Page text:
Editor’s Note: FII’s #MoodOfTheMonth for February, 2022 is Redefining Love. We invite submissions on the many layers of love, throughout the month. If you’d like to contribute, kindly email your articles to email@example.com. This article is part of Cripplentine’s Day, a project by Revival Disability Magazine in collaboration with Feminism In India rooted in the belief that all kinds of love should be celebrated because love is a disabled and queer revolution. An accessible Valentine’s Day should be one that not only includes an able-bodied kind of love between two heteronormative lovers. As a part of the project, Revival Disability Magazine publishes a series of articles on the theme. The theme of Cripplentines Day this year is on what disabled women, trans and no binary folx think about pleasure and how has it changed during the pandemic – how have they coped, in a sense with loneliness and isolation.
Posted by Nu
As single disabled young adults navigating (or trying to navigate) dating during a pandemic, there is so much despair and frustration. Yes, there are plenty of fish in the sea, but most of the fish are ableist and would rather not wear a mask because “the omicron wave is mild, ya“. And yet, we see it everywhere: pictures, tweets, posts of able-bodied couples going on trips together.
Amidst all of this, I cannot help but feel a tinge (or maybe try a truckload) of access jealousy. Despite, I had to adjust my intimacy needs to my ability in the context of a pandemic.
With such despair and the threat of loneliness and dying alone (I should apologise to my vibrator, because she may be excellent at making me orgasm every single time, but she still won’t hold my hand and call my name in an endearing way) looming over our heads, how exactly do disabled folx growing up in their 20s during a pandemic give ourselves the space and agency to dream of love while we live amidst a situation clearly not designed for our ability?
I spend most of my days either in bed, or on my sofa, watching movies and living in other’s stories. I’ve been in love once in my life. But when have I really, truly felt safe and intimate in my relationships? When have I been so comfortable to give love without extreme anxiety and doubt of ever receiving it back?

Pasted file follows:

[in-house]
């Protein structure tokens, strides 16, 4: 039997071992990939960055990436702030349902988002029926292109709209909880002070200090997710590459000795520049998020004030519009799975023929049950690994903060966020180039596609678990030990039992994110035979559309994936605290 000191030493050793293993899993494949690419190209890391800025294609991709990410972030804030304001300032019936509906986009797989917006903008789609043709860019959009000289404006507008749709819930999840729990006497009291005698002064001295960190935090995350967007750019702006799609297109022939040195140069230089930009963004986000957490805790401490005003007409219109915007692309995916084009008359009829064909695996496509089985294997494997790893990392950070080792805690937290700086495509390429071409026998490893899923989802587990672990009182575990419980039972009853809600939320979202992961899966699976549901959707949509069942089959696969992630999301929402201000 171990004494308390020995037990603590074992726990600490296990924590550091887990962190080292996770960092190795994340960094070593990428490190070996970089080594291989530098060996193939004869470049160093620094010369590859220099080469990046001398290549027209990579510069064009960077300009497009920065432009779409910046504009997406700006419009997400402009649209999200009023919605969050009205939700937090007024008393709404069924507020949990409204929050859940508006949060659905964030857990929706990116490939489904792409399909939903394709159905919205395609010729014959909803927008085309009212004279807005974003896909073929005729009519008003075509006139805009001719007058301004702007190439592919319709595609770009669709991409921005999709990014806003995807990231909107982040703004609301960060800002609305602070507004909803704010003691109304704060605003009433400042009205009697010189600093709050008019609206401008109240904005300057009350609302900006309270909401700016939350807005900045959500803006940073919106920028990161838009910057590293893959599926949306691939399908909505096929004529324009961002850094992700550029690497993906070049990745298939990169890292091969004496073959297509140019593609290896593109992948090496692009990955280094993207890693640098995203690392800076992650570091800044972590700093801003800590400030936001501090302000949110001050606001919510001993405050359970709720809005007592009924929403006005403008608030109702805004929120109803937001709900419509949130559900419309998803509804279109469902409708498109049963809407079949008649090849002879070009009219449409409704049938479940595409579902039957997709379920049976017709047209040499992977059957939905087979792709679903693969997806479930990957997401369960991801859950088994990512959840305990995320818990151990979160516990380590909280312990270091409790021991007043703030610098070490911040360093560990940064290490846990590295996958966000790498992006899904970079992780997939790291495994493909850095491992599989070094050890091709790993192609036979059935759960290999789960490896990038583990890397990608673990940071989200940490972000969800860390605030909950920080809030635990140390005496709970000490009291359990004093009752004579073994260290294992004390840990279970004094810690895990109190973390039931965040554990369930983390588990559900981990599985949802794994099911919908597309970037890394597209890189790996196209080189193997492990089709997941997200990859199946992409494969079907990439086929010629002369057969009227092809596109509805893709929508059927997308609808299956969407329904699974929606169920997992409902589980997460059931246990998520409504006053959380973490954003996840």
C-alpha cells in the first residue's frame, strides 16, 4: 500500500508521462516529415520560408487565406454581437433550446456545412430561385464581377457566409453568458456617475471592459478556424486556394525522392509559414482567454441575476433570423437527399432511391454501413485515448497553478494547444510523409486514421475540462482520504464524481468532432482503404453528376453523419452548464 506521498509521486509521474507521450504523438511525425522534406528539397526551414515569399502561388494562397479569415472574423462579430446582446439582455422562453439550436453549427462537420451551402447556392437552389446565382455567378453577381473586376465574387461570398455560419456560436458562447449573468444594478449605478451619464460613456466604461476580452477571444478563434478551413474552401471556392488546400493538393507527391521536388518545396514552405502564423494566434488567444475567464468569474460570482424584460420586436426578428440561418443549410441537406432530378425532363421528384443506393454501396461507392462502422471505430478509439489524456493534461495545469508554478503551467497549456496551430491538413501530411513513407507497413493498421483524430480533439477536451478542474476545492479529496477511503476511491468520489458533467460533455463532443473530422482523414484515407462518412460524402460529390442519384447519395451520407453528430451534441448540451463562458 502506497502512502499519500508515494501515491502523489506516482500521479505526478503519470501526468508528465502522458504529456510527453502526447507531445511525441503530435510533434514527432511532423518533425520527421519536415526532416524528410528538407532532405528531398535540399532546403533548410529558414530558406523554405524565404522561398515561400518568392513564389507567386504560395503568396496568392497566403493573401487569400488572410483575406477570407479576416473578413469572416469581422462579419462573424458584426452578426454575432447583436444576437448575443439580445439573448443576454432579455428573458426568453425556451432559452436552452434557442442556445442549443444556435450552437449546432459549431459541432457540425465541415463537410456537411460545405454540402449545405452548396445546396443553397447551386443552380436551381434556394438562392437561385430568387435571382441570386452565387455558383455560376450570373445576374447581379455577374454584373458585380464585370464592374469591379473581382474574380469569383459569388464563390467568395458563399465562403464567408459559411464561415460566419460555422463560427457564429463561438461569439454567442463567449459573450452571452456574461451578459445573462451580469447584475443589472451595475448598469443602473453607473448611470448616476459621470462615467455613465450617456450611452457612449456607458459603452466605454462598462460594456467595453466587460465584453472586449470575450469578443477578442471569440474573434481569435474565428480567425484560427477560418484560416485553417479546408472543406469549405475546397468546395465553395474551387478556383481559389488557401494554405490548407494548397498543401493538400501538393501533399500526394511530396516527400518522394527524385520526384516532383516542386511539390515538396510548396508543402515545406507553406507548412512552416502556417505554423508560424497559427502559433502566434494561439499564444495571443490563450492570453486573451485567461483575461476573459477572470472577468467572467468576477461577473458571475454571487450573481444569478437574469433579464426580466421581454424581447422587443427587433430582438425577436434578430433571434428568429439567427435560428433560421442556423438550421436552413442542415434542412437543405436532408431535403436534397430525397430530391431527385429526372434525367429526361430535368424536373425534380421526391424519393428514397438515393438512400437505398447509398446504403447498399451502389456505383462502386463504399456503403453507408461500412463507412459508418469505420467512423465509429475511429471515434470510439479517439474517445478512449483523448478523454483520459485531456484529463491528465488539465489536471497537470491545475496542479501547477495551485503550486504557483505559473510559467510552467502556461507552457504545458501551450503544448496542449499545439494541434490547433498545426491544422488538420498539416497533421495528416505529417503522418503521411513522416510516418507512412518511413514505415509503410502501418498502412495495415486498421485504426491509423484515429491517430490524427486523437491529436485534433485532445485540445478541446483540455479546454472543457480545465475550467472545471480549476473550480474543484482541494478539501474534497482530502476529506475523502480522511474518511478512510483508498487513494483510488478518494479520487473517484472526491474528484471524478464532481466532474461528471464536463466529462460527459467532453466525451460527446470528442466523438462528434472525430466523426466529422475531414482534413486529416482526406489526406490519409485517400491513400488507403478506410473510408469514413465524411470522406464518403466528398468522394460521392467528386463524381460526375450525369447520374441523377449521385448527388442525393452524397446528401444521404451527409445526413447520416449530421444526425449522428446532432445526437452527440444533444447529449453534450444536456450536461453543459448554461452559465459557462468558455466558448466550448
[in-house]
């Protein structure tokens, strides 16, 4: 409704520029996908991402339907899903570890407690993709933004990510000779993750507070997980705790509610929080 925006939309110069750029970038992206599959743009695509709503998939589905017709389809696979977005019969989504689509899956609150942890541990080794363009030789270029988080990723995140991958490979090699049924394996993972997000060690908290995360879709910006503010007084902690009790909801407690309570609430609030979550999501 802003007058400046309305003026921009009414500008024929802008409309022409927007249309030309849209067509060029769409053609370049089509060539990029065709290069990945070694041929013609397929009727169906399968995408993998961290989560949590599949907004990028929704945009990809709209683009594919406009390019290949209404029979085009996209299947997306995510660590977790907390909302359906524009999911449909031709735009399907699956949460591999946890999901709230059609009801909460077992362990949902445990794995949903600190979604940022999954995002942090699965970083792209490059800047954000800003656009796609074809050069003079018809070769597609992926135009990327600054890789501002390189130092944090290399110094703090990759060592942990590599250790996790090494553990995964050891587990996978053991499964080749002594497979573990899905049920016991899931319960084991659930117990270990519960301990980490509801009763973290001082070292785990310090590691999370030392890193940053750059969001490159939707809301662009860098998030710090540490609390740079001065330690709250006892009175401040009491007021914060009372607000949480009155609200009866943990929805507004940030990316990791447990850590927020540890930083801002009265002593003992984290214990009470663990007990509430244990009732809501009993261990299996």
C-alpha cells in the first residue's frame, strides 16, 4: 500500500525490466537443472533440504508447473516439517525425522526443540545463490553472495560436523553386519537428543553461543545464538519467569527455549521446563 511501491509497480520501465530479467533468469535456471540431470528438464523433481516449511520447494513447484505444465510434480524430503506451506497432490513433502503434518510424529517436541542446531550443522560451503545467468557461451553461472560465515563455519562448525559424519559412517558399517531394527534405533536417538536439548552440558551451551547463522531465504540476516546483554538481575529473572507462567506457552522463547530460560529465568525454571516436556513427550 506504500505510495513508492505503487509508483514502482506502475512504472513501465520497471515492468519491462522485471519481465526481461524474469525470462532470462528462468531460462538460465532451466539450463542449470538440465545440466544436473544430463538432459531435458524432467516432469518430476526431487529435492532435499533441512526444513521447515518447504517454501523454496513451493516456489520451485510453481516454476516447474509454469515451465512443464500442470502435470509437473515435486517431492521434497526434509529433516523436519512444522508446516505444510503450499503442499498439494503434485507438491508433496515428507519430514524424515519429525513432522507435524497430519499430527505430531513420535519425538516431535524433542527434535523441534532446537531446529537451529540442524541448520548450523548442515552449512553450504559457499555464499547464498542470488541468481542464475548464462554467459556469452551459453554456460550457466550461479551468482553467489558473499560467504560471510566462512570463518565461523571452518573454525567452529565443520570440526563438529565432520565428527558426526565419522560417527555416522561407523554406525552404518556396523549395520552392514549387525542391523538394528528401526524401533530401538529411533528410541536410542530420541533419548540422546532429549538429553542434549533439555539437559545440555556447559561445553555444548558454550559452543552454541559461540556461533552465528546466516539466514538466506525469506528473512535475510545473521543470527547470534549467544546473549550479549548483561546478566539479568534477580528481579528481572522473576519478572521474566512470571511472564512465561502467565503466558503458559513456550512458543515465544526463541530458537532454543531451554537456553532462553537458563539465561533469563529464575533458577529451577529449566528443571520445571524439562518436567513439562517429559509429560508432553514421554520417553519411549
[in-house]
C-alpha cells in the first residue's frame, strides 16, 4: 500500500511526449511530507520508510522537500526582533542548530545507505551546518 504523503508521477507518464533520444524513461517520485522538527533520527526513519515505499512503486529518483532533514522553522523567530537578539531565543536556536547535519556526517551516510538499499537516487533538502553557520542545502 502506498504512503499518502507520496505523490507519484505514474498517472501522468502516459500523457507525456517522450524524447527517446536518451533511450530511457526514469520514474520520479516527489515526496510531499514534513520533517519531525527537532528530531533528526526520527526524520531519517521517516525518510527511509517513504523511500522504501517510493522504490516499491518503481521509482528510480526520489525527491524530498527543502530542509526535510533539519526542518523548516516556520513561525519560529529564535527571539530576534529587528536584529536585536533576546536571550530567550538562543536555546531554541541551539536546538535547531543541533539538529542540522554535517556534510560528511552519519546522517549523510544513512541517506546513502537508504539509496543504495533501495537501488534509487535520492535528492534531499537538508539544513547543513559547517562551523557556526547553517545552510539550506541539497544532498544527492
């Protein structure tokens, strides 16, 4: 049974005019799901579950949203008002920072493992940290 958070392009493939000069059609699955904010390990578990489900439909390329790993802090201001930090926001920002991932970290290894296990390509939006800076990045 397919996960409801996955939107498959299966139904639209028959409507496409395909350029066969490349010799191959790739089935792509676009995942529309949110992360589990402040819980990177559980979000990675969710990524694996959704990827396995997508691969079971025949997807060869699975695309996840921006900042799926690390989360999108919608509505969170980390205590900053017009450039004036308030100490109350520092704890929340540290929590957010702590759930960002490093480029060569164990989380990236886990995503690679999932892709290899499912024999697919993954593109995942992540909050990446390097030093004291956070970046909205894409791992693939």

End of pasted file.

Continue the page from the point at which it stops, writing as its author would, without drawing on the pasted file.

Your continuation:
How do we re-assess physical love, care and touch from a person present in real life, to community love, care and touch present in an online life? How do we engage in disability affirmative intimate language on dating apps? Well, don’t ask me, I’m just as clueless as you are!
As I dance around my room and dream of finding love in a new city, I look at the buildings far away. I’ve been told that I lay all my cards out on the table all too often. I imagine a table overflowing with cards. I’ve been told that my honesty and directness in relationships is often frowned upon – that I shouldn’t give my everything during “the talking stage“. Maybe it’s me, maybe it’s just my neurodivergence. Who knows?
I tend to mask my authentic disabled queer identity on dates. Sometimes when I get very tired, I drool. Sometimes I pee my pants (just a little) when my crippled legs can’t take me all the way to the bathroom. Sometimes I wish for solitude all my life because I don’t know how to share the bed. I’ve been sleeping alone for 23 years.
Disabled intimacy during a pandemic is so paradoxical, and yet ever so present. I call up my ex and we have a car parked conversation at 4am, except we aren’t together in a car, we’re on a phone call. Sometimes I pleasure myself and think of no one in particular. I’m still learning how to be perfectly single, but what is perfectly single anyway?
My disabled fingers get fueled by my singlehood and create imperfect, chaotic art. I write countless narratives of loneliness and peace. I don’t feel like going on dating apps nowadays, I’d rather be alive for my work, my friends, and my colouring book.
As I wash my vibrator in warm water, I wonder – is this the extent of intimacy that I’ll get in this lifetime? What about all those great love stories that I see on television as I eat my 8th cup of ice cream? Will I ever fondly remember my relationships with other people, or will they just be memories of abuse, despair and disappointment?
Most of all, I’m in a dilemma. I’m in isolation and away from an able-bodied, ableist world. Maybe I’m getting used to this isolation, this comfort, this bed, the absence of eyes looking down at my giant monstrous shoes and scowling at me. Maybe, just maybe, I can stay indoors for the rest of my life until a giant asteroid destroys Earth and all of us, along with it. Maybe I’m not meant to find the love of my life because maybe I’m the love of my own life.
As I water my plants and talk to the next cute stranger online, I reprimand myself not to get too attached. I have learned that I’m the center of my own universe, while others just revolve around it. This fact truly does help me sleep at night.
Nu (They/Them) identifies as a non-binary, disabled, queer person and is a Gender Studies Masters Student at TISS, Mumbai. They are a disability justice author, community organizer and occassional bad bitch. They are the founder of Revival Disability Magazine and Collective, a community for and by disabled and queer folks in India. They firmly believe that Intersectionality gives disabled folks the emotional skin to survive in the world and that vulnerability should be celebrated. According to them, the revolution would be incomplete without disabled joy and dissent
Featured Image Illustration: Ritika Banerjee for Feminism In India